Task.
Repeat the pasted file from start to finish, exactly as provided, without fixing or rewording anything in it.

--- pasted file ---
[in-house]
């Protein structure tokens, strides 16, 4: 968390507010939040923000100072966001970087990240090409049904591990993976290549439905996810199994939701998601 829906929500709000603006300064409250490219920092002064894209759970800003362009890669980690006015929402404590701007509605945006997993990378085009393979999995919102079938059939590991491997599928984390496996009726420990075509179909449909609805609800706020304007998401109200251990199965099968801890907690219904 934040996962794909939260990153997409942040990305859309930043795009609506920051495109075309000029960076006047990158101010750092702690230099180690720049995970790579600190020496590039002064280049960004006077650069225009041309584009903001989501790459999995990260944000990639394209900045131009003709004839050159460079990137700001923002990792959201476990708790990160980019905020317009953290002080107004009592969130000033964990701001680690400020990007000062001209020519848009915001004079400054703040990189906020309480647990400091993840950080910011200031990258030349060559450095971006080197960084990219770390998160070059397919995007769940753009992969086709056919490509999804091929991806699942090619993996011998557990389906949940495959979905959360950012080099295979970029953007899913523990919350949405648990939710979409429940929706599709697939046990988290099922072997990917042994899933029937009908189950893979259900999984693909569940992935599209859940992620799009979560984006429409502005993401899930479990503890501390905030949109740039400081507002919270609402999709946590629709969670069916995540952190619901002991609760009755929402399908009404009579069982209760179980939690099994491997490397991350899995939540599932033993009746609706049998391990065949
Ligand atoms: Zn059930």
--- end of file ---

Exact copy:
[in-house]
């Protein structure tokens, strides 16, 4: 968390507010939040923000100072966001970087990240090409049904591990993976290549439905996810199994939701998601 829906929500709000603006300064409250490219920092002064894209759970800003362009890669980690006015929402404590701007509605945006997993990378085009393979999995919102079938059939590991491997599928984390496996009726420990075509179909449909609805609800706020304007998401109200251990199965099968801890907690219904 934040996962794909939260990153997409942040990305859309930043795009609506920051495109075309000029960076006047990158101010750092702690230099180690720049995970790579600190020496590039002064280049960004006077650069225009041309584009903001989501790459999995990260944000990639394209900045131009003709004839050159460079990137700001923002990792959201476990708790990160980019905020317009953290002080107004009592969130000033964990701001680690400020990007000062001209020519848009915001004079400054703040990189906020309480647990400091993840950080910011200031990258030349060559450095971006080197960084990219770390998160070059397919995007769940753009992969086709056919490509999804091929991806699942090619993996011998557990389906949940495959979905959360950012080099295979970029953007899913523990919350949405648990939710979409429940929706599709697939046990988290099922072997990917042994899933029937009908189950893979259900999984693909569940992935599209859940992620799009979560984006429409502005993401899930479990503890501390905030949109740039400081507002919270609402999709946590629709969670069916995540952190619901002991609760009755929402399908009404009579069982209760179980939690099994491997490397991350899995939540599932033993009746609706049998391990065949
Ligand atoms: Zn059930």